Content of the material
9. Make Social Investments
This chapter made me the most excited. This is the principle that stumped me for the longest time and when I finally figured it out, it completely changed my life:
Our happiness is directly connected to the strength of our social connections and support network.
Achor says that investing in social relationships is the most important of all the happiness principles.
We typically think about investing in our stock portfolio or our savings account, I want you to think about investing in your social capital or your friend account. Strong relationships help our immune function, our happiness, and our work success.
I thought that the chapter was a little skimpy on how to do this because social intelligence is not an easy thing to grasp. My favorite tip on building your social IQ is to embrace the idea of:
- Abandon boring social scripts. Chatter, meaningless conversations and small talk breed shallow, unfulfilling relationships. If you really want to connect with someone try asking them real questions and giving them unscripted, uncanned answers.
- More tips on not being boring here.
2. Name How You’re Feeling
While it might feel easier to pretend it doesn’t bother you that, say, your best friend just got engaged, acknowledging how you feel is key.
When your underlying feeling is addressed, such as “I feel jealous when___,” you can move with the emotion and begin the healing process.
Naming the emotion itself can help defuse it—it allows you to decide how you want to respond to your emotions.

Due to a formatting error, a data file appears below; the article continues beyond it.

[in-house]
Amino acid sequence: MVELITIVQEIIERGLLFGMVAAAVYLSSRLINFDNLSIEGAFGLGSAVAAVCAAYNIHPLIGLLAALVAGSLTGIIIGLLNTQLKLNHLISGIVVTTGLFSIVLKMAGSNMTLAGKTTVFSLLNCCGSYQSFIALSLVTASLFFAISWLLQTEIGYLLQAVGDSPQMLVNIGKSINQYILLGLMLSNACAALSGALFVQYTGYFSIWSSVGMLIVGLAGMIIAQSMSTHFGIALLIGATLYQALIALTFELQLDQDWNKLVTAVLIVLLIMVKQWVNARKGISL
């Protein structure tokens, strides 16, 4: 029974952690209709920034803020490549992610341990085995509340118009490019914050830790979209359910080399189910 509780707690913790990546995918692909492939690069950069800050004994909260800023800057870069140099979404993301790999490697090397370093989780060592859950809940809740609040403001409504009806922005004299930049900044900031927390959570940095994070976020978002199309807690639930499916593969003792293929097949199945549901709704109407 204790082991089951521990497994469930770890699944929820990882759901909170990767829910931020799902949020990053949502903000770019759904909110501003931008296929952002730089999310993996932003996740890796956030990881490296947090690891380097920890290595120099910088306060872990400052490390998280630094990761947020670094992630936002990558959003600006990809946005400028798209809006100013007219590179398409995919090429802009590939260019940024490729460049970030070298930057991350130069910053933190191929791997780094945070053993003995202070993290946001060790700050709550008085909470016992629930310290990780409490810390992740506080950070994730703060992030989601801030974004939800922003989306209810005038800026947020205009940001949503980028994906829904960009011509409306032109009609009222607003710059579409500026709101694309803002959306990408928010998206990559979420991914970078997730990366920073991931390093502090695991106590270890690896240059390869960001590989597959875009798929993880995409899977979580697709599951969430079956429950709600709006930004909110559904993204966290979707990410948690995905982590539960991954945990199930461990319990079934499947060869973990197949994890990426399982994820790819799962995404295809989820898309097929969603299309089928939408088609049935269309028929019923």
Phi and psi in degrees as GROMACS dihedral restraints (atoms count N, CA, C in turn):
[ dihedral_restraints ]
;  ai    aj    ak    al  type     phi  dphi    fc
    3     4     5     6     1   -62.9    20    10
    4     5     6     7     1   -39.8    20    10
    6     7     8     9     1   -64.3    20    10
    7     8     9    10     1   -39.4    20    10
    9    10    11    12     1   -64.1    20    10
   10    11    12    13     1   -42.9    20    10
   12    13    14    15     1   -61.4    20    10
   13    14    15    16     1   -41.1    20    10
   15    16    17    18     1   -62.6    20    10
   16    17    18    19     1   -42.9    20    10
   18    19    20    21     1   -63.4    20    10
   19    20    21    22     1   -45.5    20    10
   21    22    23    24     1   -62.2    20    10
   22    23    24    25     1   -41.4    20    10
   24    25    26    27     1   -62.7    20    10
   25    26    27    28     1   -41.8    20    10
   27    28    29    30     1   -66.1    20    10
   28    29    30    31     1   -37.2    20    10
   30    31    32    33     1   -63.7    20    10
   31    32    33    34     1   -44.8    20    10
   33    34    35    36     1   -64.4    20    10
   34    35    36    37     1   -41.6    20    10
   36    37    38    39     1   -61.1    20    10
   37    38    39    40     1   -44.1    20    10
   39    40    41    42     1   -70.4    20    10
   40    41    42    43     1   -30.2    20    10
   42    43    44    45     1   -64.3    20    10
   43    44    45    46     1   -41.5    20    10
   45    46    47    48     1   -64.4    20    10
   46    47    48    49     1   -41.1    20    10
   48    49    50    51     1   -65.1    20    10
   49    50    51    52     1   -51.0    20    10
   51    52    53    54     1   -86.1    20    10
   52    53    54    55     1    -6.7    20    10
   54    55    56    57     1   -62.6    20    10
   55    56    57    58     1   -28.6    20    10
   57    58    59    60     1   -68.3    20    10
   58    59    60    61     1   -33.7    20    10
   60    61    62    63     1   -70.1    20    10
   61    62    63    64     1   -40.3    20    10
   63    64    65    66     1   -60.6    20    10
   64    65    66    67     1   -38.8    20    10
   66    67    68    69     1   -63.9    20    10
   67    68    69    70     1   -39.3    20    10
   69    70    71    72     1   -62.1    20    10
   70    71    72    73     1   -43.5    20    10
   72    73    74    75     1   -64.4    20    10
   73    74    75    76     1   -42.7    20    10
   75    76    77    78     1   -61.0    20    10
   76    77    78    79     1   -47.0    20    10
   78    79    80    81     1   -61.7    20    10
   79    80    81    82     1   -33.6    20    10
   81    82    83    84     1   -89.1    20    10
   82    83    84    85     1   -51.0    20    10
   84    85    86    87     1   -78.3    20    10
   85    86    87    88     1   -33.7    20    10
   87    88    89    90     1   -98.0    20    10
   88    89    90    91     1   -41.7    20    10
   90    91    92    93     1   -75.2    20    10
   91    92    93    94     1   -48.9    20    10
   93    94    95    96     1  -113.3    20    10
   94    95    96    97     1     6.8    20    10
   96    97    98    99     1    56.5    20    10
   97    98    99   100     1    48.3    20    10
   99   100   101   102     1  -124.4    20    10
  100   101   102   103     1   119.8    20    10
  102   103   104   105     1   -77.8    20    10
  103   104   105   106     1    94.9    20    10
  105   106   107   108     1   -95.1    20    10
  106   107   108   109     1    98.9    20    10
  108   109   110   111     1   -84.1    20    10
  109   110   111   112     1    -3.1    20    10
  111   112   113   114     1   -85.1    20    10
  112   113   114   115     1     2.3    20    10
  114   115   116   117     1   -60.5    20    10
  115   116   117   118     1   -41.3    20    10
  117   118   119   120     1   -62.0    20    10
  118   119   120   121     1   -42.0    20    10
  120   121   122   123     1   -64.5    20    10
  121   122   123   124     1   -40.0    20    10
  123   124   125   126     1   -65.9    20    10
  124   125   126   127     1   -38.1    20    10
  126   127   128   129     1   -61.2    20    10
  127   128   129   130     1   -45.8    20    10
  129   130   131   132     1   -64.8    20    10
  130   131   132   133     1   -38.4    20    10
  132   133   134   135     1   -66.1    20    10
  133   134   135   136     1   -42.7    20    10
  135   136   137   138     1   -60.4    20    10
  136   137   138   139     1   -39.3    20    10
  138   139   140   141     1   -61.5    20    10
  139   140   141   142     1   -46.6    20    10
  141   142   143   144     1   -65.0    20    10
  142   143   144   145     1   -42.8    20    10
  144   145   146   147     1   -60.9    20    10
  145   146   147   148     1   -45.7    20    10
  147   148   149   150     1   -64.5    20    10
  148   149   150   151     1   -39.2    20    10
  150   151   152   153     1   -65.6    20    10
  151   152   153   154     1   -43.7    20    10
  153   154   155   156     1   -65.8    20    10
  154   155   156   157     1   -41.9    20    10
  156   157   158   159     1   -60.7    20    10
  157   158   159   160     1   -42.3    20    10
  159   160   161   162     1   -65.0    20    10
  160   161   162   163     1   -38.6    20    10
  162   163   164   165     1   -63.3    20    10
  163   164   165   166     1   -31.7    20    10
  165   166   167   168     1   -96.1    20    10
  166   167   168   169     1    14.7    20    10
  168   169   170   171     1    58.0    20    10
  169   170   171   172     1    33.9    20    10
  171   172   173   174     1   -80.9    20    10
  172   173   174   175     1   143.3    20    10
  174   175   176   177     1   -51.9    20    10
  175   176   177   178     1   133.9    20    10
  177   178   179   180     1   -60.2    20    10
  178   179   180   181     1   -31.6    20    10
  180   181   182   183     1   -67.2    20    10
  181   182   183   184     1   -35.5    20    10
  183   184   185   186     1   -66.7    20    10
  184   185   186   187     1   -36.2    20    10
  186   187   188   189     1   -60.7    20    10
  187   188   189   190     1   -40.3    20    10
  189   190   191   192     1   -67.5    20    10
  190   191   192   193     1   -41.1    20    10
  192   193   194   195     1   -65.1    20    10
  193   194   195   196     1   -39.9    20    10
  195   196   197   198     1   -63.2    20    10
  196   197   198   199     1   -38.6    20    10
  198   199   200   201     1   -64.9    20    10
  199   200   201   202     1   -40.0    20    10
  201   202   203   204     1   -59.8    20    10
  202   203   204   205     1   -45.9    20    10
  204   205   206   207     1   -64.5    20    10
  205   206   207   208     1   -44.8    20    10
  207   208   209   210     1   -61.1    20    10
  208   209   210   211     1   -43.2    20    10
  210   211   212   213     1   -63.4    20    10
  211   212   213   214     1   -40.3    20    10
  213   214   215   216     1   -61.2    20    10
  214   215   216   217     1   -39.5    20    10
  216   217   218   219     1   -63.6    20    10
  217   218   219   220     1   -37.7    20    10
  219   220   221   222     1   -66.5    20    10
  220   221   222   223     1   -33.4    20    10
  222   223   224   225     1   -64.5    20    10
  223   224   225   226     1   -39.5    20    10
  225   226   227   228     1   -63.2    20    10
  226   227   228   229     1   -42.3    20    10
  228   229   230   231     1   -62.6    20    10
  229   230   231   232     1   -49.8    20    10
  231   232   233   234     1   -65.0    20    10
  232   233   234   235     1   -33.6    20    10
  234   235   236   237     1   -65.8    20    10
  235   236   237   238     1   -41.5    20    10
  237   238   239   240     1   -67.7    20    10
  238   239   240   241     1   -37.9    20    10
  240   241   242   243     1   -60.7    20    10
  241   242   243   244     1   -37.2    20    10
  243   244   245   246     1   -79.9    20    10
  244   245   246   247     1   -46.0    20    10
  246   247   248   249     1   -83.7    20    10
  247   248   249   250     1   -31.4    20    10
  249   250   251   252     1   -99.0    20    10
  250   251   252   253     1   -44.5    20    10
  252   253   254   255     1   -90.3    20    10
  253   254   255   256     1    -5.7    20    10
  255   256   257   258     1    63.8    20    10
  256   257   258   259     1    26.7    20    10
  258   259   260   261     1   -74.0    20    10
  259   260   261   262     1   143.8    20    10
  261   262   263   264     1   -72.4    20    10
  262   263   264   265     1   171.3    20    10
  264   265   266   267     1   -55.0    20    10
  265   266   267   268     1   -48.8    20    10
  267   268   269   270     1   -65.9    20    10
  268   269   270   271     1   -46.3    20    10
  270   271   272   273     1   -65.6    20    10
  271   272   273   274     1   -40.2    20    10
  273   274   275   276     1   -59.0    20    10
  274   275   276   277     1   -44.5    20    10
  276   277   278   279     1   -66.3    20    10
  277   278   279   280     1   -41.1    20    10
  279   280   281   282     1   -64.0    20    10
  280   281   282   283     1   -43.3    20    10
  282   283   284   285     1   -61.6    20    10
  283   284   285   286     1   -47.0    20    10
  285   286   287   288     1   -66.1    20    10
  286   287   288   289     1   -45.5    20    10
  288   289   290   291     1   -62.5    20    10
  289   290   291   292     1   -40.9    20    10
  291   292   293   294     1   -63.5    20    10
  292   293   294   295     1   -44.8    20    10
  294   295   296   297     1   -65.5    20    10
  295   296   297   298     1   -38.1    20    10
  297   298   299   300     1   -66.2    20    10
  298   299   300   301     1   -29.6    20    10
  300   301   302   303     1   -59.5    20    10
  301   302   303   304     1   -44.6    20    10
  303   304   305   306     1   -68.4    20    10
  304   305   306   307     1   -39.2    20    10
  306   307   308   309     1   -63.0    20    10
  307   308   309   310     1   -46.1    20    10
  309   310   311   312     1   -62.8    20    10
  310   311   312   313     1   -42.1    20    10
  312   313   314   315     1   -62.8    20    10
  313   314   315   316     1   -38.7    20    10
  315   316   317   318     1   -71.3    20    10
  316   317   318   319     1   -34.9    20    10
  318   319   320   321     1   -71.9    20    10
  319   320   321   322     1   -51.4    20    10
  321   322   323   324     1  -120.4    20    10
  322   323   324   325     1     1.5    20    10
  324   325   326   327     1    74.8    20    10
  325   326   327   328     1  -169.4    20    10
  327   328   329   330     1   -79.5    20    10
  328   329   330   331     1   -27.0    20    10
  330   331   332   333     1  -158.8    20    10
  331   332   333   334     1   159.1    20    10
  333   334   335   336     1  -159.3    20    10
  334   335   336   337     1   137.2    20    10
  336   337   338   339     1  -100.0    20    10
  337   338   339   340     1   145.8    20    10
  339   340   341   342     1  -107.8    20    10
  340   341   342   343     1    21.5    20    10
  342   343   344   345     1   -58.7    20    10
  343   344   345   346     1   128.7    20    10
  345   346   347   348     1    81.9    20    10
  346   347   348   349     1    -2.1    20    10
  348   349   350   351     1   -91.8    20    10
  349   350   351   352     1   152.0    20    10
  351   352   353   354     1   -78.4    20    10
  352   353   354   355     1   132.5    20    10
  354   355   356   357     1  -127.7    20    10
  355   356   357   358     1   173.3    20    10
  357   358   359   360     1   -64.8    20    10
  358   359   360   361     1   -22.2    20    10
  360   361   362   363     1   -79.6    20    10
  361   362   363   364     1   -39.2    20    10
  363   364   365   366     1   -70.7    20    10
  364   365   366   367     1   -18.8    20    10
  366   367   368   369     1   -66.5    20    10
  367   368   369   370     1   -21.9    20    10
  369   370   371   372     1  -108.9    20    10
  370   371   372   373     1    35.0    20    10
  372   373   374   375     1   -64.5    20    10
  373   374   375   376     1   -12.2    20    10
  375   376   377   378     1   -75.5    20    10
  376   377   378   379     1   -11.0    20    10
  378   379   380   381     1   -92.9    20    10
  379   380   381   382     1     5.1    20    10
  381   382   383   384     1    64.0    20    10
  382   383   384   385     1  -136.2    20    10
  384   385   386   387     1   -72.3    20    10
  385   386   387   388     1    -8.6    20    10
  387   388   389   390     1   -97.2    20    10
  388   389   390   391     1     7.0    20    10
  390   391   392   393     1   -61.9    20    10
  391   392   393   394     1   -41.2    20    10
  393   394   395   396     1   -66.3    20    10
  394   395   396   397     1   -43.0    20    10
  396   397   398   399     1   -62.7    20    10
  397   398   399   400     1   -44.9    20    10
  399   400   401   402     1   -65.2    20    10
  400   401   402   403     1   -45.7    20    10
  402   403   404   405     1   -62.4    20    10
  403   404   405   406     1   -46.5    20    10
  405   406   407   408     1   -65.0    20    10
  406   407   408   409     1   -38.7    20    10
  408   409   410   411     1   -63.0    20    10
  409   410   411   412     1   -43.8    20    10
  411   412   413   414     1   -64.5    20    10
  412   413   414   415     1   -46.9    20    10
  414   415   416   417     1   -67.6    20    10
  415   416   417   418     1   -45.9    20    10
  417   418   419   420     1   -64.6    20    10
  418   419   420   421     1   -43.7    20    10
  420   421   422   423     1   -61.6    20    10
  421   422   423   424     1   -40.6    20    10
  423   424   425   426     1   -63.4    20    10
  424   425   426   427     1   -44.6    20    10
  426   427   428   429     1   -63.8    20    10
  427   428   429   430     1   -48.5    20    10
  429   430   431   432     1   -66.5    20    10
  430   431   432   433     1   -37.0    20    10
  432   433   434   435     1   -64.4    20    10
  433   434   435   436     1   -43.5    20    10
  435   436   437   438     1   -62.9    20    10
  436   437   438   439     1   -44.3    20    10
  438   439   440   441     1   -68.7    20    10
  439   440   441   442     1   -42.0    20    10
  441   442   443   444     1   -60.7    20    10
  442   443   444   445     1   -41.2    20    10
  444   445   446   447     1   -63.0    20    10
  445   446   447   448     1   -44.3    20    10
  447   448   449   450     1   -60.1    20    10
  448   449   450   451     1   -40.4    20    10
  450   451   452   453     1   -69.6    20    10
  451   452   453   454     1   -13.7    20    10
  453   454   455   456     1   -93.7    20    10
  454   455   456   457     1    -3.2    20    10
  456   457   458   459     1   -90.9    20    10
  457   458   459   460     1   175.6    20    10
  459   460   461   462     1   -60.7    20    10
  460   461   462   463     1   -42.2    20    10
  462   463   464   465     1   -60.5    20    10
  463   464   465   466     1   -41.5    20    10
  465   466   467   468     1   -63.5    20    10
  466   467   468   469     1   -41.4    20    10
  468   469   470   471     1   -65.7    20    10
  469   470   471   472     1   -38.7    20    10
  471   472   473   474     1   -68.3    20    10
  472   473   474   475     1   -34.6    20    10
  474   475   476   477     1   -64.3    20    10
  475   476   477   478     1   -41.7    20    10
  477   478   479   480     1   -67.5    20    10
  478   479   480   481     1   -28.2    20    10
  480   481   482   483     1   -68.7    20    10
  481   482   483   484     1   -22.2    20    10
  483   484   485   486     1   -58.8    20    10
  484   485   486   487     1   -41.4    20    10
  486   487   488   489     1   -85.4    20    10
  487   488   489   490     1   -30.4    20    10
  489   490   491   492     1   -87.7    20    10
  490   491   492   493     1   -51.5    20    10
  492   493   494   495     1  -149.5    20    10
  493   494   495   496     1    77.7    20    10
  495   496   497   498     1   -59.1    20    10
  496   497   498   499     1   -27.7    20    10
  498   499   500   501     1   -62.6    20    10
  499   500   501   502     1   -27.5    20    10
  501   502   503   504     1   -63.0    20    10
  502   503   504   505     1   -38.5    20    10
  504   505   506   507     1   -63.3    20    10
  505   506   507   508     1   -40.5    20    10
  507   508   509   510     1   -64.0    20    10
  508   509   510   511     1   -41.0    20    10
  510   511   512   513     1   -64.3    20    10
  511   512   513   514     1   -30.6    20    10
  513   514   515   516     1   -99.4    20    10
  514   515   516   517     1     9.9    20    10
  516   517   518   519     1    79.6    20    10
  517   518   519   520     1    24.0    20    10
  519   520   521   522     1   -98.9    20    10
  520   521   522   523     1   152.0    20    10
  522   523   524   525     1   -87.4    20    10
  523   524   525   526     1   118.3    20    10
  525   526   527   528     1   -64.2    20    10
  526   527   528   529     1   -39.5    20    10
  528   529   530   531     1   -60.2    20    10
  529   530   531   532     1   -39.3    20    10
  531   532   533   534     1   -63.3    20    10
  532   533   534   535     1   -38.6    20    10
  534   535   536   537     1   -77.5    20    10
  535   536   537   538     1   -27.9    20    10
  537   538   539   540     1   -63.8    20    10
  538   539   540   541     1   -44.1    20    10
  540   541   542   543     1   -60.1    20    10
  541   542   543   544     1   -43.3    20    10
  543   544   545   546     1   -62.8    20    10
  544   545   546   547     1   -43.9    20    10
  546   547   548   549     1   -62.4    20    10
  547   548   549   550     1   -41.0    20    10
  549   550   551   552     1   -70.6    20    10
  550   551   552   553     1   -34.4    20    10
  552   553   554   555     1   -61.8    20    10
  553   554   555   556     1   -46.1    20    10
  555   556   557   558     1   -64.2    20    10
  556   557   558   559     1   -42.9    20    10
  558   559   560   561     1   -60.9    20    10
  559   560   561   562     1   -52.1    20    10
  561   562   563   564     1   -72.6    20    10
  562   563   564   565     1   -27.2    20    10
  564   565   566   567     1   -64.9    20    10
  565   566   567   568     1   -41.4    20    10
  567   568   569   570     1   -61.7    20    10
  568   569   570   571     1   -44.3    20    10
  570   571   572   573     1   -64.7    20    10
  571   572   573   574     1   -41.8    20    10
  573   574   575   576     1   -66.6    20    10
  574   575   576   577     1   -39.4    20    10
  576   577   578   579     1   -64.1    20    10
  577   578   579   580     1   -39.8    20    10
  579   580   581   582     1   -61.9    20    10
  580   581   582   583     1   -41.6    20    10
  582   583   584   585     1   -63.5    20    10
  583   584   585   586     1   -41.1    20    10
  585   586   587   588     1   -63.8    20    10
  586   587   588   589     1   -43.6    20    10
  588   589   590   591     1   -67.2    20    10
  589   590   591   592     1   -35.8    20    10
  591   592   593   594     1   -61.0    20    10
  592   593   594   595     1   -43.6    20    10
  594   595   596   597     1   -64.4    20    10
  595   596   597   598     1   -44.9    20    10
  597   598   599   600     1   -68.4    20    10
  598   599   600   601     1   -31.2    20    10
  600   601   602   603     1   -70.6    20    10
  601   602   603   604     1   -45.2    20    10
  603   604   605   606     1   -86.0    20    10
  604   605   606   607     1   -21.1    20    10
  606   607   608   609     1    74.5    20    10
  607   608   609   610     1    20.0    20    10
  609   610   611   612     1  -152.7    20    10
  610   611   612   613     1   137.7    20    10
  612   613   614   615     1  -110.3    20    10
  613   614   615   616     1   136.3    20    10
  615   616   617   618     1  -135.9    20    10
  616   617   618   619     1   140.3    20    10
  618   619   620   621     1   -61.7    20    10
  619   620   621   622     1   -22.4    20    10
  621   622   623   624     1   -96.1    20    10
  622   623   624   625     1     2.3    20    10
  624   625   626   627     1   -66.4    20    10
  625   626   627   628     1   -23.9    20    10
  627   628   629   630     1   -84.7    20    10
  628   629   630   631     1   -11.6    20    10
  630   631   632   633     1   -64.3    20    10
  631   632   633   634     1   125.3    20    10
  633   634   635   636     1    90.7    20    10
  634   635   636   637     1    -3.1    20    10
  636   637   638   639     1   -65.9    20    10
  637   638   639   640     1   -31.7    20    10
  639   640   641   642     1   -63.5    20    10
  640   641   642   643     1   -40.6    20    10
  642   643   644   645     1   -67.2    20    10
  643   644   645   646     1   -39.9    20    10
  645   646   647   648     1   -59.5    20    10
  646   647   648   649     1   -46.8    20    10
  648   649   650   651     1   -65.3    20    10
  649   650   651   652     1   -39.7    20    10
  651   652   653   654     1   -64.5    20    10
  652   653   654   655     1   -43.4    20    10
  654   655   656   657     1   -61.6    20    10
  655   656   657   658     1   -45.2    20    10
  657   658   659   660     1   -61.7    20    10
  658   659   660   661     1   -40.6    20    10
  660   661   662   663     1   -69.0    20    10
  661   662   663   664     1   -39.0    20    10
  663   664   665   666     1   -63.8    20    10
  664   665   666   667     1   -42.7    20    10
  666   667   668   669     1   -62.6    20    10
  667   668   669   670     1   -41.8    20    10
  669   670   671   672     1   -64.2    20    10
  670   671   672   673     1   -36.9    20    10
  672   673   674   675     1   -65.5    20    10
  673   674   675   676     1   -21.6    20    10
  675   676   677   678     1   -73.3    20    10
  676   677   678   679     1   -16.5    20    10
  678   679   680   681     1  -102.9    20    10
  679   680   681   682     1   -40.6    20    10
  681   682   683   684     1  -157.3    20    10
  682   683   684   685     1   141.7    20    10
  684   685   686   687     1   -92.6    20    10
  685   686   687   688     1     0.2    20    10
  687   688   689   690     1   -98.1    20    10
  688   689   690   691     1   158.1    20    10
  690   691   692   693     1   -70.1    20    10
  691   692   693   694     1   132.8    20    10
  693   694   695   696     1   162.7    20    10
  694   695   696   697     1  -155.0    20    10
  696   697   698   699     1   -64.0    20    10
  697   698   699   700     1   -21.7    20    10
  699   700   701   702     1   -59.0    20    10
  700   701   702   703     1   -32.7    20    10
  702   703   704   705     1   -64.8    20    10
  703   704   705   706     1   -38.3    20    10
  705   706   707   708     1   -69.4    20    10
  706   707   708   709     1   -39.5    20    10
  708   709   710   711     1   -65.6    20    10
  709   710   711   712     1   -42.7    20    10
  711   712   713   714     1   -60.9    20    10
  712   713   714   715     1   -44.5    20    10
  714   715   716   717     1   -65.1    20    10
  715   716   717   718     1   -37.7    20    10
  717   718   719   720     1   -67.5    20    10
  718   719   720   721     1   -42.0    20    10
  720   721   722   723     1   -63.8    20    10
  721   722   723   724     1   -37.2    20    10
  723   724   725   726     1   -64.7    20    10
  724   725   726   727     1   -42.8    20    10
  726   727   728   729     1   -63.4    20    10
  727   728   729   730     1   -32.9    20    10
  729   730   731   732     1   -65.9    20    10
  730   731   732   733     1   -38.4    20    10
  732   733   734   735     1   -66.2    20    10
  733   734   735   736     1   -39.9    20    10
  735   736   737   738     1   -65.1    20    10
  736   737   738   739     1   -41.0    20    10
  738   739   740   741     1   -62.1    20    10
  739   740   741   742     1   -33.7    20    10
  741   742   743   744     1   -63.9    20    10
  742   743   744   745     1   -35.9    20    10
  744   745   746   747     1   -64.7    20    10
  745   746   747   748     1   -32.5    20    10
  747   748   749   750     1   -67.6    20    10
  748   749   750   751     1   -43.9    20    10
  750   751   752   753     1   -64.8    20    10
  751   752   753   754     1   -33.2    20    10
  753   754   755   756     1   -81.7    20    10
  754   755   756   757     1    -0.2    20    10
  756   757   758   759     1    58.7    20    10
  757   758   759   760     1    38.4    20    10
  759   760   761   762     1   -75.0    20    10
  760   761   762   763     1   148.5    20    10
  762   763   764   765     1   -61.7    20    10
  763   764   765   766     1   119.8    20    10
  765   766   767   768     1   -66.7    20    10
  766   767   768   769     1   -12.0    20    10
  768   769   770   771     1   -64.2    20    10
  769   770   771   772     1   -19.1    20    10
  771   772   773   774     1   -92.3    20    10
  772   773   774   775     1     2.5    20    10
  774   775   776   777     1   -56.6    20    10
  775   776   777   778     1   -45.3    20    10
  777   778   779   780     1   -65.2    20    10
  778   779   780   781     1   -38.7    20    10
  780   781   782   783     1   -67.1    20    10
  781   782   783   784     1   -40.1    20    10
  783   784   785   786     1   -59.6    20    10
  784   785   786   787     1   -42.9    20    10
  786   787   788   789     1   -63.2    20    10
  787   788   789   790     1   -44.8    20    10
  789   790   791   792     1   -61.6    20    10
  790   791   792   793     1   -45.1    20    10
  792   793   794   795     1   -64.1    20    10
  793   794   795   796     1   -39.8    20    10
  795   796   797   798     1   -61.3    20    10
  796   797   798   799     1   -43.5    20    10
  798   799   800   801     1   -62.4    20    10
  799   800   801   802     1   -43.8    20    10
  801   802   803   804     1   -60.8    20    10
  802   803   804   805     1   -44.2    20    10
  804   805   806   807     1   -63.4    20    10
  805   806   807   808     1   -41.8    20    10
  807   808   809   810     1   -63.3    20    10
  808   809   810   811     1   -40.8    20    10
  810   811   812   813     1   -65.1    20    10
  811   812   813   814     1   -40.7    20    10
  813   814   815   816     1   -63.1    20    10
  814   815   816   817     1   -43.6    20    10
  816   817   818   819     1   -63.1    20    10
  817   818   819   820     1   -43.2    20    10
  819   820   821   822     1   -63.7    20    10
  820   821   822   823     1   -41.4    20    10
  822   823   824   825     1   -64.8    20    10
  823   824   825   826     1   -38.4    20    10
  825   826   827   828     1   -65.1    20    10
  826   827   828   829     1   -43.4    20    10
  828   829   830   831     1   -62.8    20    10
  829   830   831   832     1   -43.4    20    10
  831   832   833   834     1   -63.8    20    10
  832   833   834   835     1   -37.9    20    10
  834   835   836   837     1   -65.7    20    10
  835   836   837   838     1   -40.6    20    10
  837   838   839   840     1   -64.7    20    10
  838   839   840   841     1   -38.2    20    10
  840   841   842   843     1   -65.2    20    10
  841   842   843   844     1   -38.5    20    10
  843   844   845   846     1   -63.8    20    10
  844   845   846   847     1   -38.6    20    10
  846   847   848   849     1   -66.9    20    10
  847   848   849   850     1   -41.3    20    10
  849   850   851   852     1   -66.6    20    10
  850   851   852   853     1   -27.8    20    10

Some key emotions that might be at play:
Is it Jealousy? Perhaps you’re jealous. Jealousy is one of the most difficult emotions to admit feeling because we think of it as a bad feeling.
Jealousy sounds like: “Why aren’t you always doing something great?” “I wish that was happening for me.”
Is it Self-Pity? If you’re engaging in self-pity, you might find yourself showing up with lower energy than usual.
Self-Pity sounds like: “Good for you. Those sort of things never happens to me.” “I wish I could do things like that, but I can’t.”
Is it depression? One of the main symptoms of depression is no longer having the energy to do things you once enjoyed.
Depression sounds like: “I would love to be able to do that, too, but I don’t have the energy.” “I used to have the energy to do that. Now, I can barely stay on top of my daily tasks.”
Are you anxious? When you’re anxious, the idea of having goals and not achieving them is scary.
Anxiety sounds like: “I would like to try that, but I fear…” “I don’t think I’d be able to do that."
6. Change the Way You Talk To Yourself
The way you talk to yourself might be your biggest hurdle. Speak to yourself kindly. The voice in your head should reflect motivation and inspiration, not doubt and fear.
Try writing down “I am” statements, following it up with something positive. For example: “I am successful in my career.” “I am capable of making progress.”
Also, define your terms. For example: If you want to be successful in your career, consider what your idea of success is. Your idea of success may look different than someone else’s.
If You Want to Be Happy, You Should Always Complete Whatever You Do
Very often when we start something new, we are so over-excited that we are actually confident of our future success. However, after some time, our fervour fades away and we stop halfway to the end.
And we do this again and again, never finishing what we have started.
As a result, our life becomes a series of incomplete tasks, and this cannot make us happy, for sure.
About Science of People
Our mission is to help you achieve your social and professional goals faster using science-backed, practical advice. Our team curates the best communication, relationship, and social skills research; turning into actionable and relatable life skills. Science of People was founded by Vanessa Van Edwards, bestselling author of Captivate: The Science of Succeeding with People. As a recovering awkward person, Vanessa helps millions find their inner charisma.